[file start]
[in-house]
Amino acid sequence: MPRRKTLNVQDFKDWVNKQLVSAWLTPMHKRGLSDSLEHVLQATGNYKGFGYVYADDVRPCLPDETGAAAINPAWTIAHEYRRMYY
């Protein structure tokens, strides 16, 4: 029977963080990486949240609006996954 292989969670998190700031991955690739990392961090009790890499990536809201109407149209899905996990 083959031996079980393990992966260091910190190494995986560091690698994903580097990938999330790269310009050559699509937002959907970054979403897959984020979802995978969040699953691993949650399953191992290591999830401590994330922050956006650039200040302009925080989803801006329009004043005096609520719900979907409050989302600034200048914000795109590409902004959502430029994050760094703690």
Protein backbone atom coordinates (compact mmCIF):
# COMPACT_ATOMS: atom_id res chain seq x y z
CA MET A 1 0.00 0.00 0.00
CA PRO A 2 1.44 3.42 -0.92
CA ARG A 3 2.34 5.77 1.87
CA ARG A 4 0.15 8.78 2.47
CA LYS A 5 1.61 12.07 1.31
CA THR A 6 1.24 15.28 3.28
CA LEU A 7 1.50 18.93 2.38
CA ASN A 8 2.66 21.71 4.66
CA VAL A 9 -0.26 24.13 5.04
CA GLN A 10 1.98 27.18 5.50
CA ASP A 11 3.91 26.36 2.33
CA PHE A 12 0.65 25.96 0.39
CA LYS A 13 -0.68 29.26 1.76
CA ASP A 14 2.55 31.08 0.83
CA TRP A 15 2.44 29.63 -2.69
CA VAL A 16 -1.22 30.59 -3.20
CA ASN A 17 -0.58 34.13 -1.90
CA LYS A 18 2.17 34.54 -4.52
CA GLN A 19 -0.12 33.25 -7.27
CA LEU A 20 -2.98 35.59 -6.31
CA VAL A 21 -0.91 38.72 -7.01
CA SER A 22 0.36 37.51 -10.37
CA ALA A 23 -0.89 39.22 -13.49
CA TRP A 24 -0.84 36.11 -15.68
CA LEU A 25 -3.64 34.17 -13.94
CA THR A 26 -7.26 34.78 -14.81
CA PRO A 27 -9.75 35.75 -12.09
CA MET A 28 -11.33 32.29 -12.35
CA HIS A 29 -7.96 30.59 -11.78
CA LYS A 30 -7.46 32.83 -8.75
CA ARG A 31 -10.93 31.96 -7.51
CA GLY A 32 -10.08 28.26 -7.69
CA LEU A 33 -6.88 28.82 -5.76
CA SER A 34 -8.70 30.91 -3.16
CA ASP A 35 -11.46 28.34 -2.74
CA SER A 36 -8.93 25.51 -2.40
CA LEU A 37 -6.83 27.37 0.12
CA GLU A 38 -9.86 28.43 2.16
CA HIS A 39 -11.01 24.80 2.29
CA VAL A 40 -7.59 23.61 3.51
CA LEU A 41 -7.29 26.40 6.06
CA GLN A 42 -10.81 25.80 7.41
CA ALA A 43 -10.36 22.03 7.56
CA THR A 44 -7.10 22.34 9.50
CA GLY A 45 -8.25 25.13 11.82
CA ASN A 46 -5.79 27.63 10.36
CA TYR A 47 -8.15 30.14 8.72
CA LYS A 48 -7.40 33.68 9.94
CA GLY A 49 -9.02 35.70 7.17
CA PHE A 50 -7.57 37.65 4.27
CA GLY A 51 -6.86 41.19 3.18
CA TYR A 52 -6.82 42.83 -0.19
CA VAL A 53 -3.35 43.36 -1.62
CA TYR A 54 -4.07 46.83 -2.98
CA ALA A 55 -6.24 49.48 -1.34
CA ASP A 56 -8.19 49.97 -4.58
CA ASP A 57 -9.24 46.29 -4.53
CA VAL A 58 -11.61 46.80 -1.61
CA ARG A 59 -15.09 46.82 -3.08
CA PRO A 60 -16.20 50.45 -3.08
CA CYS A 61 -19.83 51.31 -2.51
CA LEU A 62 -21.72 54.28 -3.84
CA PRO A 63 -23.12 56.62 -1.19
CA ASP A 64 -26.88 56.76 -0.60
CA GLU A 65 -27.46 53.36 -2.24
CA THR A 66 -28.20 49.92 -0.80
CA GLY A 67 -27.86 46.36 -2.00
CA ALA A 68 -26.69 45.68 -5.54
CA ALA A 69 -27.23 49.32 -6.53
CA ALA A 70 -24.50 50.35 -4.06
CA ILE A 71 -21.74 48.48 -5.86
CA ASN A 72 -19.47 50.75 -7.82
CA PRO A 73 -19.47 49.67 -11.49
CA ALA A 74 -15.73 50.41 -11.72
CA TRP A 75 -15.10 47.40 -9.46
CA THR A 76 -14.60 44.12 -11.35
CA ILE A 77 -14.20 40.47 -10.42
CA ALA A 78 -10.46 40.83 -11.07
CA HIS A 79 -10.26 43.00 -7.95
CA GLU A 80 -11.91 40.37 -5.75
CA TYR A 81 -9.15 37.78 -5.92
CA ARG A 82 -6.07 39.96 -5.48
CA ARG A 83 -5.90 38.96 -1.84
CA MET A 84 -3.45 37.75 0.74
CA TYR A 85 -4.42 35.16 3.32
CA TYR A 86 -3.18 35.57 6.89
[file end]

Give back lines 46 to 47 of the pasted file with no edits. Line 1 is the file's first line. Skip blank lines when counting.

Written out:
CA LEU A 41 -7.29 26.40 6.06
CA GLN A 42 -10.81 25.80 7.41